I read that experience is a mean teacher. It gives the test before it gives the lesson. How important is experience in analog design, and your life in general?

Experience is very important. Young designers have a big leg up on us geezers because they don’t know what can’t be done. Yet they miss stuff, and that is where experience makes all the difference. Countless times designers working for me have come into my office all excited about some part of a project. Experience rears its ugly head and I tell them it’s either too good to be true, or it runs afoul of the Law of Unintended Consequences. I’ve always thought it was a damn shame most engineers have to learn subtle stuff the hard way, by making mistakes that cost time and money. There really needs to be a Bible of Analog Mistakes, so designers can finally stop repeating them.

Shout-Outs from Carl Nelson

I would like to acknowledge the people who helped make my career. One, of course, is Bob Dobkin, my boss for nearly 30 years. He made it fun to go to work every day, was a great friend outside of work, and his towering intellect certainly made me a better designer. Another was John Readdie, the fab manager at LTC. He put up with my meddling for many years, and promoted a climate of cooperation between fab and design that undoubtedly contributed to LTC’s success.  Plus, he was very, very good at what he did.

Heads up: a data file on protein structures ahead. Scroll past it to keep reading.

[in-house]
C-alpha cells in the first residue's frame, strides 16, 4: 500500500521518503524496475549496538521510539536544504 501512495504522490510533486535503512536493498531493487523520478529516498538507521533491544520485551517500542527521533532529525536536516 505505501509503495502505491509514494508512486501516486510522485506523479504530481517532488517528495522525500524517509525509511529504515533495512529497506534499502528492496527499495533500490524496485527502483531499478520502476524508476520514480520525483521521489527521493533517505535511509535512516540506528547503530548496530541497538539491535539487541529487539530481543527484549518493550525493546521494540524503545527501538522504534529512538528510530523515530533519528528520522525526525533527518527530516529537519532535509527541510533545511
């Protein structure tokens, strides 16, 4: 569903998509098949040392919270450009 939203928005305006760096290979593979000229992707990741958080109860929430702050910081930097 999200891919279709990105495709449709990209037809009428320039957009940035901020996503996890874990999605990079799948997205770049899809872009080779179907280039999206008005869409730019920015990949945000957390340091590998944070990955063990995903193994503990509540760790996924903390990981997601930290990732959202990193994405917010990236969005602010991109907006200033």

Una Brown in Mask Design put up with my constant tweaks to layouts, often grumbling with her quick sarcastic wit, but always getting the job done right. We worked together for pretty much my whole career. Don Swanner, LTC lab manager, was (and still is) one of those invaluable guys who makes things happen seemingly by magic. I had to practice deliberately not asking him about some things, because I knew he would drop whatever he was doing and handle my problem, even if it messed with other responsibilities. His encyclopedic knowledge of what equipment and parts were around, where they were, or how to get them never ceased to amaze me. Plus he rode a motorcycle, as I did for several years, except he was good at it :-)

I always felt honored to work alongside Jim Williams, both at National Semiconductor and LTC.  He was one of those people who understood things no matter how far you drilled down into them. His status as a world-class electronics guru never messed with his ego, and he was a great friend outside of work. Who else has the original computer from a Minuteman missile spread out on a wall hanging, with the opposite side of the wall displaying incredibly beautiful scientific instruments several centuries old?